Mutual Fund Window, ESG Funds, and the Thrift Savings Plan

ESG investing is an investment catchword. Mutual funds in the TSP will open up these investment opportunities and create greater risk and rewards.

As noted in a FedSmith article recently, the Thrift Savings Plan (TSP), has had a mutual fund window planned for some time. The mutual fund window is not yet a reality for TSP investors but it is on the horizon as the TSP responds to changes in the political and social environment.

Although details are not yet available, this is a major change that will likely change the character of the TSP. The window will certainly include a wide variety of funds, including ESG funds.

ESG Funds Are Current Investment Fad

In the investment community, there is always a “next big thing”. A current investing fad cited in the press and a favorite topic of the Biden administration, as it pushes for more spending and political activism for climate change, is the availability and desirability of ESG funds.

ESG is an acronym for environment, social, and governance investing. Many things and companies can be included or excluded in a mutual fund using this acronym.

Investing in ESG funds will make some people feel good about themselves and how they are investing their money. No doubt, some of the investment options are good ones and will be profitable for investors. The ESG label is apparently an effective technique for selling investment products in any event.

Mutual Fund Window for the Thrift Savings Plan

ESG funds and many others will be available through the mutual fund window of the TSP in the summer of 2022. Some 5,000 funds will reportedly be available to TSP investors through the mutual fund window.

One enthusiastic article about the new mutual fund window stated: “the Thrift Savings Plan (TSP), will implement 5,000 ESG options in its lineup beginning in summer 2022. According to reports, the ESG funds will be available in a new ‘mutual fund window,’ similar to a brokerage option, for the plan.”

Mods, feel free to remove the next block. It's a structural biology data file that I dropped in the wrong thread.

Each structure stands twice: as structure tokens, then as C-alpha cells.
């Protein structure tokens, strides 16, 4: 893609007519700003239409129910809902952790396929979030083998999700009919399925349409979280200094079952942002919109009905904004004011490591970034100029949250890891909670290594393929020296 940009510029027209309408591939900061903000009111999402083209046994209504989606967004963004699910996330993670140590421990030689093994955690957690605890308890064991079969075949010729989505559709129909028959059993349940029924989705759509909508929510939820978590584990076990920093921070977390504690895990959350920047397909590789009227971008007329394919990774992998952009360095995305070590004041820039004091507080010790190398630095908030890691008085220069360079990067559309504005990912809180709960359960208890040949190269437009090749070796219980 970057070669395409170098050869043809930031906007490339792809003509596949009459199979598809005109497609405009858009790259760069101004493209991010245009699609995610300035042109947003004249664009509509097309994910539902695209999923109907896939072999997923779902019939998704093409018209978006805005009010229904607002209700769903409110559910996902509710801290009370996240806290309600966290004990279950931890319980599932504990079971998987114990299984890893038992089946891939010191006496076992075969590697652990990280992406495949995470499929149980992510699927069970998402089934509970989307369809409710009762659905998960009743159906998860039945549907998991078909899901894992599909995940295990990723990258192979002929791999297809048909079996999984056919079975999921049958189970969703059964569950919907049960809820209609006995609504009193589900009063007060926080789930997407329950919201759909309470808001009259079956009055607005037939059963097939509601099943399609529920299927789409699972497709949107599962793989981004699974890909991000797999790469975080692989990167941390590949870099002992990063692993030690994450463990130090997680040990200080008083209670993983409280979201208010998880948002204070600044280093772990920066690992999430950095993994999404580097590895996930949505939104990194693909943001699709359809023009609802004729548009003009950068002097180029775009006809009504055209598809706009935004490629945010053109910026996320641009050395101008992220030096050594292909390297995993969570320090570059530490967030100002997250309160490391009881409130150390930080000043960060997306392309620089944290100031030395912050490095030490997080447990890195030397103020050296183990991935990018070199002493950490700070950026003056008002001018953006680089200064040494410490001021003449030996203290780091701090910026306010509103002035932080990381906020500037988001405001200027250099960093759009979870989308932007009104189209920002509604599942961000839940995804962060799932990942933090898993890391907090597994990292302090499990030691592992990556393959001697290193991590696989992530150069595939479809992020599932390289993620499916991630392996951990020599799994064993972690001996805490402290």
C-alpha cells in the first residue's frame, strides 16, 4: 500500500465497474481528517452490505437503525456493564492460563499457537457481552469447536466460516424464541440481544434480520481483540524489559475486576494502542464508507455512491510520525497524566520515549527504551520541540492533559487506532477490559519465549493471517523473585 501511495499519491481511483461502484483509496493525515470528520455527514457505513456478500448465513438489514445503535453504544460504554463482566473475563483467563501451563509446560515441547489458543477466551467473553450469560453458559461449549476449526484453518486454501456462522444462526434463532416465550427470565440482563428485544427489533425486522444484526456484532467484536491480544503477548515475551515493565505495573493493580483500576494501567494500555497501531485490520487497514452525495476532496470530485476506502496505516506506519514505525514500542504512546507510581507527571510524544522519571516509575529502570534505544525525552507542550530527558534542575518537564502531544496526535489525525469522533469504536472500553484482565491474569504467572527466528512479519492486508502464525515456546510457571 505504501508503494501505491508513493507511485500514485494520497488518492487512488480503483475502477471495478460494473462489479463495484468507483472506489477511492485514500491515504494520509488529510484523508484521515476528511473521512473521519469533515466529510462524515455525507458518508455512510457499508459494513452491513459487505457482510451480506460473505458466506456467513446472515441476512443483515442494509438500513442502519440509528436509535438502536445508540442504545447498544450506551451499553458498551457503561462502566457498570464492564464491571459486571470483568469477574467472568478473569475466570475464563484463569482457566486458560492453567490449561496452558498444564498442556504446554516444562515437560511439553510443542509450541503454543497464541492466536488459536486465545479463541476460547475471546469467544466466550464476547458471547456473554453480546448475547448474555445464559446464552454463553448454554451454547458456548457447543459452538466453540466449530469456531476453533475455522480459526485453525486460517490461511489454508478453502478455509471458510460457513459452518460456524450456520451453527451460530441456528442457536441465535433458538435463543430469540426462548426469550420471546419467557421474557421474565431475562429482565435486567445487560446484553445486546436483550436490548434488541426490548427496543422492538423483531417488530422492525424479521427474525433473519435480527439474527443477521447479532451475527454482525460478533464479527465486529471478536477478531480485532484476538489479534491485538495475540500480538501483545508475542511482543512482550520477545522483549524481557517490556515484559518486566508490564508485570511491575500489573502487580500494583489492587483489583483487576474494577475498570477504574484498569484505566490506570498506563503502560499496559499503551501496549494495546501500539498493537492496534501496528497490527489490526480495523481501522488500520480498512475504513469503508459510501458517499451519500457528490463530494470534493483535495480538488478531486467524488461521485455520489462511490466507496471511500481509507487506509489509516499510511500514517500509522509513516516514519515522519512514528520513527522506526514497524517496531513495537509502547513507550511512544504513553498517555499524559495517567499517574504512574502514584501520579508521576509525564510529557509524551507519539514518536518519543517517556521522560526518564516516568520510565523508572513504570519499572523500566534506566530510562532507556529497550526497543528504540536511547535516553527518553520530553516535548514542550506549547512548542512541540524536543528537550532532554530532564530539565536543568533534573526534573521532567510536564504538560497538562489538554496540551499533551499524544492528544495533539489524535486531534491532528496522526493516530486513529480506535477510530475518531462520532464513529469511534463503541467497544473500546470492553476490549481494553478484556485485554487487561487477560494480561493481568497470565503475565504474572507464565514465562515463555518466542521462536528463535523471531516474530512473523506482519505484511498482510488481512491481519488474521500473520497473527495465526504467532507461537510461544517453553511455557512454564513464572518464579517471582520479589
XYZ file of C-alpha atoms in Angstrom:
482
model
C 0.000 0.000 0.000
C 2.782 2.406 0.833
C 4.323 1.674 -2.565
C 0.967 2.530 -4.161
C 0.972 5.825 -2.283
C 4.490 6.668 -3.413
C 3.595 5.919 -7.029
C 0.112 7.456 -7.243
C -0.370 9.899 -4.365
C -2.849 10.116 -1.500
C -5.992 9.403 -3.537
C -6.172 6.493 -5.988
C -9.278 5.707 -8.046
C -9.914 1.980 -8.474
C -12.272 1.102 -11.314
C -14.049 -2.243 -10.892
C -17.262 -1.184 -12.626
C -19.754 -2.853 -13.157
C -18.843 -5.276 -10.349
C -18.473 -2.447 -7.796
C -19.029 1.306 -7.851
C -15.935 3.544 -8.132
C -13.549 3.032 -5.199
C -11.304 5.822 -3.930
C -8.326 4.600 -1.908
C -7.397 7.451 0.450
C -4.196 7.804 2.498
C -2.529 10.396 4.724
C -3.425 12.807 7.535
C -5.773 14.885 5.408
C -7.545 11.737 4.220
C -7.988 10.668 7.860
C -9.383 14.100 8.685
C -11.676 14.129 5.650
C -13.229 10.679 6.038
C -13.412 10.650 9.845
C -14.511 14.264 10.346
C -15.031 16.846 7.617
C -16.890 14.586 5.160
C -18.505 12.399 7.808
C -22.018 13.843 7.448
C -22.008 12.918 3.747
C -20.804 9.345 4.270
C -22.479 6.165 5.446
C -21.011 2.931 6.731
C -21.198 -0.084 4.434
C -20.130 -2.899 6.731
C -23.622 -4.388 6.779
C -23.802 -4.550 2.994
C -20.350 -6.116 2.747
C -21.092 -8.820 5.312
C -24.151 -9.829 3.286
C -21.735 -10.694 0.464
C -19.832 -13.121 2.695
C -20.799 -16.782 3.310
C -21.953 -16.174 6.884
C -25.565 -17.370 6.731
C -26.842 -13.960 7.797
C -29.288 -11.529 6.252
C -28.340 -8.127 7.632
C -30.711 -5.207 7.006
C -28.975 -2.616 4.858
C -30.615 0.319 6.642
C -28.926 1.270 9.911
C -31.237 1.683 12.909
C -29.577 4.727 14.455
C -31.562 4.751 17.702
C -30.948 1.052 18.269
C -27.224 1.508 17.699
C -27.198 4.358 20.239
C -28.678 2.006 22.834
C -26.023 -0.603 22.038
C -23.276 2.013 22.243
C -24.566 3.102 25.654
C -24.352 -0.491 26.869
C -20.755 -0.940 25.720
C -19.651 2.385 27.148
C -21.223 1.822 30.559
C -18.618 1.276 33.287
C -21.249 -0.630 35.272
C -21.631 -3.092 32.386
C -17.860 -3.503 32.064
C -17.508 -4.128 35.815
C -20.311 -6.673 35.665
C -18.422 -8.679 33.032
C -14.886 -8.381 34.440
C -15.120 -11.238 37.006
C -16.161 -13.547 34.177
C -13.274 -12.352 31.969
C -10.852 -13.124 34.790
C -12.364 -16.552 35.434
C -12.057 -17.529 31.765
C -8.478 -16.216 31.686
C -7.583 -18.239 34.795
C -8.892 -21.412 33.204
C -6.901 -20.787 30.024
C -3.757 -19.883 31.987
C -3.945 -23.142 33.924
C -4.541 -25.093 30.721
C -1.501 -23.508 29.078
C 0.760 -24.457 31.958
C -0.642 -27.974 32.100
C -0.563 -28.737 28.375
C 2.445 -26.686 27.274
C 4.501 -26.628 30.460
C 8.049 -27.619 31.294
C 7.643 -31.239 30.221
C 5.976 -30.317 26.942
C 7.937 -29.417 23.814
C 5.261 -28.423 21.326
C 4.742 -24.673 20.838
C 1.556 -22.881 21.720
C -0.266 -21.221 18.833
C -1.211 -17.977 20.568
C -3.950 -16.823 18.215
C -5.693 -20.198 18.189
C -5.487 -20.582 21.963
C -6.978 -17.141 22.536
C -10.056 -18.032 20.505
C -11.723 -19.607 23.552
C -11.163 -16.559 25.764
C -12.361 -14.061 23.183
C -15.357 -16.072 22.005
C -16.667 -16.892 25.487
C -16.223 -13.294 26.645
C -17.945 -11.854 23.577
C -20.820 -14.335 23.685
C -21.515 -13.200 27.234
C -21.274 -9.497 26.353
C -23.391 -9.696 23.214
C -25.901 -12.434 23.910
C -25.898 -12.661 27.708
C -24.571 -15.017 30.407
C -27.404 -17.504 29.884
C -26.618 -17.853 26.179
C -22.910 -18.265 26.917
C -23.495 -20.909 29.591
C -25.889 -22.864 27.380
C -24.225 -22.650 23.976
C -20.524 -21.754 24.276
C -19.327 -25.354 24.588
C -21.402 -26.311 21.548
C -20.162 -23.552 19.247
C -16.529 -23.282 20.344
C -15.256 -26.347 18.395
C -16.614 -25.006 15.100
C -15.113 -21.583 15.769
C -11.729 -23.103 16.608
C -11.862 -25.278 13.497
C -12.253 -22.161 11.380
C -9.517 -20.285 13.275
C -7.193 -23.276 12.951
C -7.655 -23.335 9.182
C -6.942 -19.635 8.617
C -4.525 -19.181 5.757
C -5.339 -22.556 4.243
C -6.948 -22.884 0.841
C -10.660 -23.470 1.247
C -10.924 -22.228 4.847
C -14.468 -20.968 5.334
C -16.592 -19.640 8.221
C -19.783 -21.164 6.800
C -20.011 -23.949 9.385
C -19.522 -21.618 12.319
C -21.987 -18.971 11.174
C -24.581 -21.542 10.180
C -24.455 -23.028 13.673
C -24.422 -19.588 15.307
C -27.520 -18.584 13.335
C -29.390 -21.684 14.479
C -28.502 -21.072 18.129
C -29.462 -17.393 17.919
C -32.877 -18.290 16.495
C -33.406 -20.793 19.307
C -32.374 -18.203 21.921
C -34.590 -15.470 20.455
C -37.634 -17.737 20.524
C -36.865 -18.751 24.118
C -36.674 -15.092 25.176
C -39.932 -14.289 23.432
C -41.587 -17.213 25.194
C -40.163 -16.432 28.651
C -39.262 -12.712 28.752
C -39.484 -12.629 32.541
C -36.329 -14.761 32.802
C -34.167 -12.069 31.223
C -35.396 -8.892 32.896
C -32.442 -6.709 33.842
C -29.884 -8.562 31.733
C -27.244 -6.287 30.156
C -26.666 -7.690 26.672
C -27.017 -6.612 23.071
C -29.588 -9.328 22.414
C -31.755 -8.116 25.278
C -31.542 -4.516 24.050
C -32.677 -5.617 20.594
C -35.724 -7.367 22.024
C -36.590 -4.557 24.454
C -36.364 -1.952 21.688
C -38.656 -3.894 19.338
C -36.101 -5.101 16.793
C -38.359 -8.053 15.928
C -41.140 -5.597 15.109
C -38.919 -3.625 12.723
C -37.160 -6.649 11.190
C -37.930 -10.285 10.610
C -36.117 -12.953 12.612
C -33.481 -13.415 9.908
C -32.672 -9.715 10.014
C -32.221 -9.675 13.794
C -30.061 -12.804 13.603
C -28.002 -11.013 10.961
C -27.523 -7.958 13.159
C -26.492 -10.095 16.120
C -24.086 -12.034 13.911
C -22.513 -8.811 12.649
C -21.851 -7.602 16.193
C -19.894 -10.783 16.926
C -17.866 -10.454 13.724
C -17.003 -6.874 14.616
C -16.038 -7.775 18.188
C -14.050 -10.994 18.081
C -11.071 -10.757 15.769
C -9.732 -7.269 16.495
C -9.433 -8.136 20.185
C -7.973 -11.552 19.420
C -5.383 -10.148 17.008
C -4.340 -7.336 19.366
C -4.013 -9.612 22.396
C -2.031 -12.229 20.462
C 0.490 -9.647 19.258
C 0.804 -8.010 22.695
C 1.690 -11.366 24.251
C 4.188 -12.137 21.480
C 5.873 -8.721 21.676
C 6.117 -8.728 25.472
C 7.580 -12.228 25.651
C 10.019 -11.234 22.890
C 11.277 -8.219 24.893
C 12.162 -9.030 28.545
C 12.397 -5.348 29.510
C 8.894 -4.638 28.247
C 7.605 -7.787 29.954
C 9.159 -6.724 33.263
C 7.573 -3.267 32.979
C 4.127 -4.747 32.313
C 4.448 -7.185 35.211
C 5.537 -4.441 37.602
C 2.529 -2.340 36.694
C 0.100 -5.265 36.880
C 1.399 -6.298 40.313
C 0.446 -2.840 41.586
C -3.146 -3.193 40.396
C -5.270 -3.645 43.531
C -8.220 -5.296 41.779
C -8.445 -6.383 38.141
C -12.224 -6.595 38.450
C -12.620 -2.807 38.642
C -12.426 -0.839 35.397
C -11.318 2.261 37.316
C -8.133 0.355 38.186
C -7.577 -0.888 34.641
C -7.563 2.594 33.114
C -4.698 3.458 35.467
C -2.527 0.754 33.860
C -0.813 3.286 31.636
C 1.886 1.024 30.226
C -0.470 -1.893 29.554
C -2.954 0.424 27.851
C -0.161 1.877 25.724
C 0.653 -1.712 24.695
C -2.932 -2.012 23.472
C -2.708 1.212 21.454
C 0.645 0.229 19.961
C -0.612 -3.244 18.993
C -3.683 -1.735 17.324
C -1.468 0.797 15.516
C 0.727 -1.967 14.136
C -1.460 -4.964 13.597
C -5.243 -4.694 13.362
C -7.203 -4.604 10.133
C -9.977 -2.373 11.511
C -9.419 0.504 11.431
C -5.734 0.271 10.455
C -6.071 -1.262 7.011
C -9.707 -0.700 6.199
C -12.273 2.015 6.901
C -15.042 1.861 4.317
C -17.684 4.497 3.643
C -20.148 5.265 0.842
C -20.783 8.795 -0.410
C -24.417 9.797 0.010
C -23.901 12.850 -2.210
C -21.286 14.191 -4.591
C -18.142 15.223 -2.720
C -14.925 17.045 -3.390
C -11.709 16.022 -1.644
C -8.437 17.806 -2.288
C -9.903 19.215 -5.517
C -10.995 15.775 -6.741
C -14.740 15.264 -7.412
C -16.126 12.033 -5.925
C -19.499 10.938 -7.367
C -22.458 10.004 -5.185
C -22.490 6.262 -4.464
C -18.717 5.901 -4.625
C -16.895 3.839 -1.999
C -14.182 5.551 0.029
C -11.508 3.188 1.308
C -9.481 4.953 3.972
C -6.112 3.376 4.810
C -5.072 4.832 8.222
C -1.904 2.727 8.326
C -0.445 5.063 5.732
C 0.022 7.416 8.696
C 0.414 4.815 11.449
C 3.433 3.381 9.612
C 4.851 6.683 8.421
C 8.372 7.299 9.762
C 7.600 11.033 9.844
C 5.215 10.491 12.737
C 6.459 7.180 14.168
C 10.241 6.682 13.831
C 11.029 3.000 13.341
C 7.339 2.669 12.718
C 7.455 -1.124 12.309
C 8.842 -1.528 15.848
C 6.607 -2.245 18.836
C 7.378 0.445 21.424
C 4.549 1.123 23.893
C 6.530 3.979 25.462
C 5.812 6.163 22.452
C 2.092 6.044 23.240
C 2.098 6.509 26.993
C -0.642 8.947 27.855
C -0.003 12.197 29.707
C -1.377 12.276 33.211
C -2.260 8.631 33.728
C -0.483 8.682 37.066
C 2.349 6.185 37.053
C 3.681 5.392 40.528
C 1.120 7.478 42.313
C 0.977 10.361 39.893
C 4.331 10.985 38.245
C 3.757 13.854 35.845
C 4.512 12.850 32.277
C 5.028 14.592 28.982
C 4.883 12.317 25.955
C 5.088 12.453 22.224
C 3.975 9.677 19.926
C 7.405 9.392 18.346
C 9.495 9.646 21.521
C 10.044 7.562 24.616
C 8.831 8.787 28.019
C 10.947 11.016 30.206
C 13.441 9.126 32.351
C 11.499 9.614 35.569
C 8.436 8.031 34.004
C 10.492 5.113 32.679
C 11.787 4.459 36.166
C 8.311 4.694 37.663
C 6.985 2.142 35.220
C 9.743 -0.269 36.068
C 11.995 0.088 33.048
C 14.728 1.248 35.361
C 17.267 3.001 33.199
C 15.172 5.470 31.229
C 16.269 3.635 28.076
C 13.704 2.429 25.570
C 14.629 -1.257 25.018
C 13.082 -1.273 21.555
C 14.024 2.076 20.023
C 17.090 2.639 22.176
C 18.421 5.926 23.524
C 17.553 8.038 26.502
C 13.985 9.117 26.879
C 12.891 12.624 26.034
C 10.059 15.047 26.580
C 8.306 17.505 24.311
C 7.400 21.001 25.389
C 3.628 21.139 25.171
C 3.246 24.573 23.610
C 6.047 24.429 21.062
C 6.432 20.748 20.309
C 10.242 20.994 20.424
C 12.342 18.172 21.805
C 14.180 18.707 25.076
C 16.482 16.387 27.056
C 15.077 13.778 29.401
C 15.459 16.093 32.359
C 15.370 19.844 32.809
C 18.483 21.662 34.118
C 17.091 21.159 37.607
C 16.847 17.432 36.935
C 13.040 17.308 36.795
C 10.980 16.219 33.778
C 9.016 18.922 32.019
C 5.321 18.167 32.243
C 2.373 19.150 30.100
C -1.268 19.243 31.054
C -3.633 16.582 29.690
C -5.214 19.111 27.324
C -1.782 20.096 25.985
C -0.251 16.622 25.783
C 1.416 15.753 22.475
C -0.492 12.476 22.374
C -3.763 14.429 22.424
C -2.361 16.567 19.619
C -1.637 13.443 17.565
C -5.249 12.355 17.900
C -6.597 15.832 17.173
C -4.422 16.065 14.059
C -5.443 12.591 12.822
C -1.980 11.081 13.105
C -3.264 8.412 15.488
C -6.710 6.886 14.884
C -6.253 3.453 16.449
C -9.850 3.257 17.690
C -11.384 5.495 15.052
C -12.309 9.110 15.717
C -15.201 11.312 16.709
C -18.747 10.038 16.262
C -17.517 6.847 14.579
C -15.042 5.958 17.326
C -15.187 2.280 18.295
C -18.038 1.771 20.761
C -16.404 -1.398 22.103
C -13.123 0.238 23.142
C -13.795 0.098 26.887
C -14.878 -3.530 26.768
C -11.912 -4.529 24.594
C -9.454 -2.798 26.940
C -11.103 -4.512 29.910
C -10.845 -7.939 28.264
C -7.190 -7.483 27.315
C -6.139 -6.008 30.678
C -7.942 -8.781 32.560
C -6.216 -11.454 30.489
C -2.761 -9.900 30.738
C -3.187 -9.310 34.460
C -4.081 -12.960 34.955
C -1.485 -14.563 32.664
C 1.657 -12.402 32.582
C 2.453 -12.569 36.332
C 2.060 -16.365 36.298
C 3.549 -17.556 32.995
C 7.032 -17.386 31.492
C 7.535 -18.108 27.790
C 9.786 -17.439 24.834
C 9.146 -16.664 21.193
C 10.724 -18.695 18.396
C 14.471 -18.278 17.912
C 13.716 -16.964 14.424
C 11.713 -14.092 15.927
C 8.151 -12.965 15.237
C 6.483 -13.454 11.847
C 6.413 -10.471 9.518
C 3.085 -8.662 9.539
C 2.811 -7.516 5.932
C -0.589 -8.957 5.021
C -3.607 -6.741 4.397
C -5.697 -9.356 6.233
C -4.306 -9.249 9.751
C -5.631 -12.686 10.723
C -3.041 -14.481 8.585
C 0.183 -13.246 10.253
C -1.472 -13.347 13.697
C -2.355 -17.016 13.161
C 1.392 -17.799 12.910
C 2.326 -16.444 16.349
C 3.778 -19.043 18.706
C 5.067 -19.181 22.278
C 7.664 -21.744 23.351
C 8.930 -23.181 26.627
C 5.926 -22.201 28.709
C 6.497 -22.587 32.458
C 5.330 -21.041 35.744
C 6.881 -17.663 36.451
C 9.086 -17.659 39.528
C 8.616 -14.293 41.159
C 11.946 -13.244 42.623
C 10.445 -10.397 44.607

No doubt, there will be a number of ESG options available through the mutual fund window. Many, probably most, will not have an ESG label despite the claim in the quote above. There will likely be a wide variety of funds giving TSP investors a chance to invest their money as they see fit—through ESG funds or otherwise.

What will make the mutual fund window possible is a new record-keeping contract that was awarded by the TSP in November of 2020. This will go live in the summer of 2022.

The mutual fund window will provide options to take a portion of their TSP account money and invest in a wide variety of choices to customize their retirement portfolio.

About 100,000 TSP Millionaires: Up from 208 in 2012

The federal government’s Thrift Savings Plan has been very successful. It now has about 6.3 million participants and more than $760 billion in assets. The program has been growing fast with the surge of stock market prices and automatic enrollment of new people who are qualified to be in the program.

The success of the program is highlighted by the recent report that there are now almost 100,000 millionaires in the TSP. That is about a 17% increase over the first quarter of 2021. In 2012, when FedSmith first reported on the number of TSP millionaires, there were only 208 millionaires in the TSP.

Adding ESG funds to the TSP will certainly be a boon to the funds offering ESG investments. As one investment advisor noted: “The size and scale of the TSP will encourage employers and investors to consider adding the funds to their lineups, too. The federal TSP is huge, so to be allowed on that platform will really escalate the exposure of ESGs and what investments are there.”